Thursday, April 07, 2011
Bitter battle of microcredit celebrity likely to strain US-Bangladesh ties
A SENIOR United States official once again warned that its bitter battle between Muhammad Yunus and the Bangladesh authority could dent diplomatic ties between two countries.
US Assistant Secretary of State for South and Central Asian Affairs Robert O Blake warned that failure to find a compromise that respects Dr Yunus’ global stature and maintains the integrity and effectiveness of Grameen Bank “could affect our bilateral relations.”
The apex court on Monday confirmed the High Court ruling that backed the sacking of the Nobel Peace laureate from Grameen Bank as its managing director.
Nobel laureate Professor Muhammad Yunus unceremonious exit from the bank he founded for having no legal authority to act as the micro-lender's managing director, since its board had not obtained the Bangladesh Bank's sanction to re-appoint him beyond the bank's official retirement age of 60.
A day later Blake made the remark on Tuesday in his testimony before the House Foreign Affairs Committee in Washington, reports private wire service United News of Bangladesh.
The US Secretary of State Hillary Clinton is a close friend of Yunus, who has won the two highest civilian honors of the US — American Presidential Medal of Freedom and Congressional Gold Medal.
Last month in Dhaka, Blake issued a thinly-veiled threat that if a compromise was not reached at on the Yunus issue, the US-Bangladesh relationship would get 'impacted', writes news agency bdnews24.com.
“Dr. James Wolfensohn and I pressed the government of Bangladesh to protect the integrity of civil society and the autonomy of the Grameen Bank, and I warned that a failure to find a compromise that respects Dr. Yunus’ global stature and maintains the integrity and effectiveness of Grameen could affect our bilateral relations,” Blake told the Congressional Committee.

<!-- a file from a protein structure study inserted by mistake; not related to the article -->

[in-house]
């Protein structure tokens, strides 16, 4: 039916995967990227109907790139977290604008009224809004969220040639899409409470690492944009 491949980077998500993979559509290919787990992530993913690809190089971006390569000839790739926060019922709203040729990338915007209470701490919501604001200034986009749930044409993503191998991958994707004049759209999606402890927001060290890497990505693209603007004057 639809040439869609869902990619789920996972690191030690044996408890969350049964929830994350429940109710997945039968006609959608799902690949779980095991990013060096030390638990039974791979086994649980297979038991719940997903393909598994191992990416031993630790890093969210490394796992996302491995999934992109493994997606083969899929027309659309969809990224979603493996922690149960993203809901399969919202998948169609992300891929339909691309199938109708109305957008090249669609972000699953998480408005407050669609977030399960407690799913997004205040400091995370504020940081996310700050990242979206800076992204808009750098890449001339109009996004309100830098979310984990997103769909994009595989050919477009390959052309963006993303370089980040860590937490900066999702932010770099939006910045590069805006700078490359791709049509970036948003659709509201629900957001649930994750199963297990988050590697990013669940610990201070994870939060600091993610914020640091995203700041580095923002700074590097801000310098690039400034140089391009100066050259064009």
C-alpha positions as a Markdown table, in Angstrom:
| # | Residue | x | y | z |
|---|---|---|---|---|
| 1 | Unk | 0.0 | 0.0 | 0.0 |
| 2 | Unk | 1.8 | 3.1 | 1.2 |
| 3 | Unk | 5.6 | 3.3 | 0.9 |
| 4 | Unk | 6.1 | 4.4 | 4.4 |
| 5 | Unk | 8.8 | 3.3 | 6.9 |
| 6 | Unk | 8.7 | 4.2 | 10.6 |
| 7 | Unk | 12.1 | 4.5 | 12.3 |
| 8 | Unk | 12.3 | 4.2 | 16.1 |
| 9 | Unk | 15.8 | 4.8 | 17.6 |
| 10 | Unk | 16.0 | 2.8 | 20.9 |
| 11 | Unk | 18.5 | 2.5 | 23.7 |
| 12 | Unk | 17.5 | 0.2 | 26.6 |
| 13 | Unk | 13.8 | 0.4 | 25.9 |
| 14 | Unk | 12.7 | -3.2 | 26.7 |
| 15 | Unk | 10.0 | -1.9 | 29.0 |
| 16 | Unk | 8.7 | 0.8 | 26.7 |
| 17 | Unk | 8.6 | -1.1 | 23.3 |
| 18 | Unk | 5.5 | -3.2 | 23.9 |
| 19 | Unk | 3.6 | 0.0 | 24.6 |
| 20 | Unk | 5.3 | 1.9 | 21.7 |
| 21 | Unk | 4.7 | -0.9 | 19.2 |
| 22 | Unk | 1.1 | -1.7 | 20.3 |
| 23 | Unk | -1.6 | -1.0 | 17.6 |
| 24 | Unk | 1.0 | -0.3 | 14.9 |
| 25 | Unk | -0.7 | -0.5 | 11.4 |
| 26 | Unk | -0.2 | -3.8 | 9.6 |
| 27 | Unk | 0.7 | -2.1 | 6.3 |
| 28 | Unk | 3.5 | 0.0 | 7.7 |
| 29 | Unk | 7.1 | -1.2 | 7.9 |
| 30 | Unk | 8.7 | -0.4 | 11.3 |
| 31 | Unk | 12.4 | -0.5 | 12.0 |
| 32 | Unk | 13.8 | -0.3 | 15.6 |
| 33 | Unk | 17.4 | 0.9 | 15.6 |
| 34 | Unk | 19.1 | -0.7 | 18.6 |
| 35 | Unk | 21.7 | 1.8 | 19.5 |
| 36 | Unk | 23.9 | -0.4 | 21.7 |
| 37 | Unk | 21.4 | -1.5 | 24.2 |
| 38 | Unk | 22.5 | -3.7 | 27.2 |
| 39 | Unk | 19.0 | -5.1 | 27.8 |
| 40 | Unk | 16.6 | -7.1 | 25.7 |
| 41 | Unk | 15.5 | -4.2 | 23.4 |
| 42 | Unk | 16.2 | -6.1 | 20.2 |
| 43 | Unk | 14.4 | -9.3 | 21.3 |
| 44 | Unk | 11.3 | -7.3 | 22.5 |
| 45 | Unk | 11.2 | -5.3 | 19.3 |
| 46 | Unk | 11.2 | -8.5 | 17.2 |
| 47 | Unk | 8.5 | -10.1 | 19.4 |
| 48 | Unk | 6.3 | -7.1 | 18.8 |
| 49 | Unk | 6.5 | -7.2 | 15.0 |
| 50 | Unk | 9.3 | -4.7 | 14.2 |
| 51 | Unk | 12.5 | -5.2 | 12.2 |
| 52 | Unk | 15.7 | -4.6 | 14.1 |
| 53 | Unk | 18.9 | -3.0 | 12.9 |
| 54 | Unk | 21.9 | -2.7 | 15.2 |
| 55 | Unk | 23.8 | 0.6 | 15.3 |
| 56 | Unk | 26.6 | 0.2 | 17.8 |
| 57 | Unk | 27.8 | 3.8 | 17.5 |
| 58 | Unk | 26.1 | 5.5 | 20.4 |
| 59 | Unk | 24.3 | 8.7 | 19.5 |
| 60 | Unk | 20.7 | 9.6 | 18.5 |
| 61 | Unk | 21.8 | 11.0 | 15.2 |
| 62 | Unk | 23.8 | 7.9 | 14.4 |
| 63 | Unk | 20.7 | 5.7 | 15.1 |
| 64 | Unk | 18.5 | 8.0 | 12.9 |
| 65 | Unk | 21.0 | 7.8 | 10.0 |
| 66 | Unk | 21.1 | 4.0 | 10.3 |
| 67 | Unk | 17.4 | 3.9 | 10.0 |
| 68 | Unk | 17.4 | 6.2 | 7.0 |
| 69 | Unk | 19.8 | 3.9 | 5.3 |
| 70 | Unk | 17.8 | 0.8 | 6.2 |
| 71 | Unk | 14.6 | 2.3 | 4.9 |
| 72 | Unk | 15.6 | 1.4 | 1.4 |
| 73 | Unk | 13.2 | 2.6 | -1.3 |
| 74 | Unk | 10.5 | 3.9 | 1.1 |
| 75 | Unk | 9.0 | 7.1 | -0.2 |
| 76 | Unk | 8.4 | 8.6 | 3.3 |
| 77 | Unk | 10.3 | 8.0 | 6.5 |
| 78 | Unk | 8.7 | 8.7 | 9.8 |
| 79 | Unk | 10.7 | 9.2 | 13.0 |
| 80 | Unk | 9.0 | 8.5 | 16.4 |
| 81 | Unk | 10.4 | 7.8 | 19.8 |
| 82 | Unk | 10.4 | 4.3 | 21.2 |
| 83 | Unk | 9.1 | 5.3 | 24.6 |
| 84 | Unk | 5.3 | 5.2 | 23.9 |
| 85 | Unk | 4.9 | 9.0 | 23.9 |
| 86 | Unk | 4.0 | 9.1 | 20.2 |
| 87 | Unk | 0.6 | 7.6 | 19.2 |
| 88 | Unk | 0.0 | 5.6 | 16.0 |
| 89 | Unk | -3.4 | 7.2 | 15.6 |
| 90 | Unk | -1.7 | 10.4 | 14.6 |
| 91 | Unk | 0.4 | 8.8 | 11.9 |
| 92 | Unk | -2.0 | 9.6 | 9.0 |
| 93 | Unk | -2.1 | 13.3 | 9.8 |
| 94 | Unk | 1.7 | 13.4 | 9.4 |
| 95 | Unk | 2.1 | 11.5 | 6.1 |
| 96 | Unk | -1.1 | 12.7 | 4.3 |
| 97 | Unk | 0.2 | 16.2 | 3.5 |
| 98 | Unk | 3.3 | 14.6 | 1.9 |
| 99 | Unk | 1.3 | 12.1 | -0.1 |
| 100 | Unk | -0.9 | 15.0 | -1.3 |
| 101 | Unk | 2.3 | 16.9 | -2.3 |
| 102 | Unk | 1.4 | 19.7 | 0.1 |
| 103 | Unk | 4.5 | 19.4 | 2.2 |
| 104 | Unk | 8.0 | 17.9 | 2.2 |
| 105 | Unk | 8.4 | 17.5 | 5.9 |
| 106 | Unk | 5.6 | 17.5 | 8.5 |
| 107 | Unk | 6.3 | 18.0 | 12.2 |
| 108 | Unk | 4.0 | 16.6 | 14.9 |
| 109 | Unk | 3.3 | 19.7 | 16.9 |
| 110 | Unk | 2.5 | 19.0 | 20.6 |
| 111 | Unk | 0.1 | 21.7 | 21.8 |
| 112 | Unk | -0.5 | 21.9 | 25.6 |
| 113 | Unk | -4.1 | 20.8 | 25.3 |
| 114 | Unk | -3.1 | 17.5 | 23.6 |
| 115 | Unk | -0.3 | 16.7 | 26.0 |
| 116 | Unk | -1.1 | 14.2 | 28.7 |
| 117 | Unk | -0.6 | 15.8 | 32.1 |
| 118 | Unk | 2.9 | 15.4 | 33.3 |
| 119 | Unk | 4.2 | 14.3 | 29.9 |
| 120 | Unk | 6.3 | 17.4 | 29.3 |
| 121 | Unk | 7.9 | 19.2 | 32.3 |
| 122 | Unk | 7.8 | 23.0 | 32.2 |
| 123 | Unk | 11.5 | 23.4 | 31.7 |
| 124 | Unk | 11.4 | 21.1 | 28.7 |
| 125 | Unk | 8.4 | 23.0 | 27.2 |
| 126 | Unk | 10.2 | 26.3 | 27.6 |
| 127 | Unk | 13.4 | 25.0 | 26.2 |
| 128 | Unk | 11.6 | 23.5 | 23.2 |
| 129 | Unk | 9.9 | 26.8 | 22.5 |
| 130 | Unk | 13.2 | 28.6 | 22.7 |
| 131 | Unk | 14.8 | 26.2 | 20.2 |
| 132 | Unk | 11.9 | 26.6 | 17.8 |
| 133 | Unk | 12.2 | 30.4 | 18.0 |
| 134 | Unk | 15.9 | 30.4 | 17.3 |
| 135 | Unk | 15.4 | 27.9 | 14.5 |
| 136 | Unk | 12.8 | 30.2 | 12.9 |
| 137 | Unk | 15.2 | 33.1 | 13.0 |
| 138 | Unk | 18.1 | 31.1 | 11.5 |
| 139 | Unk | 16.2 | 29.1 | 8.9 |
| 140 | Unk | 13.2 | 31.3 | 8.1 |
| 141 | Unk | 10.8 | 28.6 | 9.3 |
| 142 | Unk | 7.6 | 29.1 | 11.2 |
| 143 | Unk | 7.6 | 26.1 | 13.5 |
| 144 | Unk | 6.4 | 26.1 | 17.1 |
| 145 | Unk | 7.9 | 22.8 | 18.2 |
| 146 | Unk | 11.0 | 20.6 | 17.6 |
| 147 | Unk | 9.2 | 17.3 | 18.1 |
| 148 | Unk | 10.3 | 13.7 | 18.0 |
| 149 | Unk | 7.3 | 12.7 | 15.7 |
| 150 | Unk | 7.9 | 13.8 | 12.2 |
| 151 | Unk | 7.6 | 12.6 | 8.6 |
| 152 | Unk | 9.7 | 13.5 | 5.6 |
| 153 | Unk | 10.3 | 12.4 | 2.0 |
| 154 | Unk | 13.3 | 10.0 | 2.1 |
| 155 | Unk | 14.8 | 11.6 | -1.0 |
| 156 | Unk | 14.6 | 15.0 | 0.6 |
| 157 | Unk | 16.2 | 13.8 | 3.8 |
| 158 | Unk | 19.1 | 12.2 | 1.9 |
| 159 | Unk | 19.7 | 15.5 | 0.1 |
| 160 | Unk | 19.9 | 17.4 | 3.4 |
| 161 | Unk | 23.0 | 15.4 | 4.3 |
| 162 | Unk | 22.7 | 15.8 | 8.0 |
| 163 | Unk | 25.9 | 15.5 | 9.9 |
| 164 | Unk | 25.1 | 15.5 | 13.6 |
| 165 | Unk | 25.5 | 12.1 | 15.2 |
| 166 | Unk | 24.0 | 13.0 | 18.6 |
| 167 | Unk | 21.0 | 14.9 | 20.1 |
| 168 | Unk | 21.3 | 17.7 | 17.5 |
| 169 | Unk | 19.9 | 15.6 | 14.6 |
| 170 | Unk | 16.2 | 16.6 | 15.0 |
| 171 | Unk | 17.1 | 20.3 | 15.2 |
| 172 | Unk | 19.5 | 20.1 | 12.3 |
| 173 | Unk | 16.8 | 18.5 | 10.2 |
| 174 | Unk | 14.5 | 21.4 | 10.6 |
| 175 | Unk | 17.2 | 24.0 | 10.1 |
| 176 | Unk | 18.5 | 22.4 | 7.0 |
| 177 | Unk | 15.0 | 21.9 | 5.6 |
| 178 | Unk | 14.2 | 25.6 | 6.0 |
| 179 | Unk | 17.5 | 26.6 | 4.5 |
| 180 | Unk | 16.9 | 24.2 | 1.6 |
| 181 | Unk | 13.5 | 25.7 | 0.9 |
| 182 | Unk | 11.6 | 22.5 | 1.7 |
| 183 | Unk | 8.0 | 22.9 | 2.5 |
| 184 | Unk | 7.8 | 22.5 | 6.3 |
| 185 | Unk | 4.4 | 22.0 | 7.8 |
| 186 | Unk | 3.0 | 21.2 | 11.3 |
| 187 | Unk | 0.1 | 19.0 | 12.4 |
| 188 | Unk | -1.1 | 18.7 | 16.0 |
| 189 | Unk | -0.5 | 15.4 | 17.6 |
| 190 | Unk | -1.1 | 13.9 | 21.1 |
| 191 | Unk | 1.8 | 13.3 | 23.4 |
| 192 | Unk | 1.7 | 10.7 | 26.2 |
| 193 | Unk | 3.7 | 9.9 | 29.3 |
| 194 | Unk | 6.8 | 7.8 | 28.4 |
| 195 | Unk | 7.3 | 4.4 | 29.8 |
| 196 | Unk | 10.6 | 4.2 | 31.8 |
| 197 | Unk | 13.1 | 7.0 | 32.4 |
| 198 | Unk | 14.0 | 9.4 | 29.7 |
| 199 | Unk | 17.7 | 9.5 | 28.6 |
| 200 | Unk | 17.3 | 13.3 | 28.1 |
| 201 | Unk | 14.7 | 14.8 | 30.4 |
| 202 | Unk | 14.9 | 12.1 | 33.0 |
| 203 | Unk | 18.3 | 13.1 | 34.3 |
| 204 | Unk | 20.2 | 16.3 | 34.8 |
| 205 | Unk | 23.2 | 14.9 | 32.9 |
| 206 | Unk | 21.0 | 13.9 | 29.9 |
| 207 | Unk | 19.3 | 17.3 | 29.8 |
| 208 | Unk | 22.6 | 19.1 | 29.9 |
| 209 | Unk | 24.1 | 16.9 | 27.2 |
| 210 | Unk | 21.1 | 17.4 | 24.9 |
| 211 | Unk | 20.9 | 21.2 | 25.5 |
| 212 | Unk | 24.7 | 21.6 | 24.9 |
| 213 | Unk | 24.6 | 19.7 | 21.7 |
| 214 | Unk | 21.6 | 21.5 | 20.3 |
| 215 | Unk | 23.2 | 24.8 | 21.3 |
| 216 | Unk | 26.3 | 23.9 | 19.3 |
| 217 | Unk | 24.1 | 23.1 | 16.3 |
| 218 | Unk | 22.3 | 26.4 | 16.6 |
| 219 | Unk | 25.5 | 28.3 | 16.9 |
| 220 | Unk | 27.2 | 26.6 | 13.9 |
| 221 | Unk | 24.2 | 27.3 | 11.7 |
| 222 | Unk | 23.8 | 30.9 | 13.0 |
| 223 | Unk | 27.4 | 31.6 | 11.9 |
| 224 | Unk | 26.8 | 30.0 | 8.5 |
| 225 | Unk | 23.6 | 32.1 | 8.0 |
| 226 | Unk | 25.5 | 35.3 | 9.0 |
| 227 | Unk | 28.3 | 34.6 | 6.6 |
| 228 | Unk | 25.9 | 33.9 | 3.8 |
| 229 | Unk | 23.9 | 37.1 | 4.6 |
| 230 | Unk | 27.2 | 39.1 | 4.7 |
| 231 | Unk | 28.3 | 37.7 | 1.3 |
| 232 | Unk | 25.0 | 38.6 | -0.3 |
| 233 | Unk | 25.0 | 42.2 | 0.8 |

Finance Minister AMA Muhith last month said the government would be open to some compromise – such as to allow Yunus to remain an emeritus fellow at Grameen – but not, however, to his proposal that he should step aside as managing director and be made chairman instead.
As a democratic and moderate Sunni Muslim majority nation of 165 million people, the US State Department official said Bangladesh is a country with which the United States has a vested interest in maintaining close relations.
Blake said Bangladesh is a secular democracy, with a history of religious and ethnic tolerance. It also can be proud of its vibrant and innovative civil society, which has produced such outstanding global citizens as microcredit celebrity Muhammad Yunus, who’s Grameen Bank, was a pioneer of the concept of “microcredit” - providing small loans to tens of millions of Bangladeshis, especially women, who possess little or no collateral.
Despite success in economic growth and outmatched US trade with Bangladesh in recent years, but he said country still remains among the poorest countries in Asia. [ENDS]
Saleem Samad, an Ashoka Fellow is an award winning investigative journalist based in Bangladesh. He specializes in Jihad, forced migration, good governance and politics. He has recently returned from exile after living in Canada for six years. He could be reached at firstname.lastname@example.org
at Thursday, April 07, 2011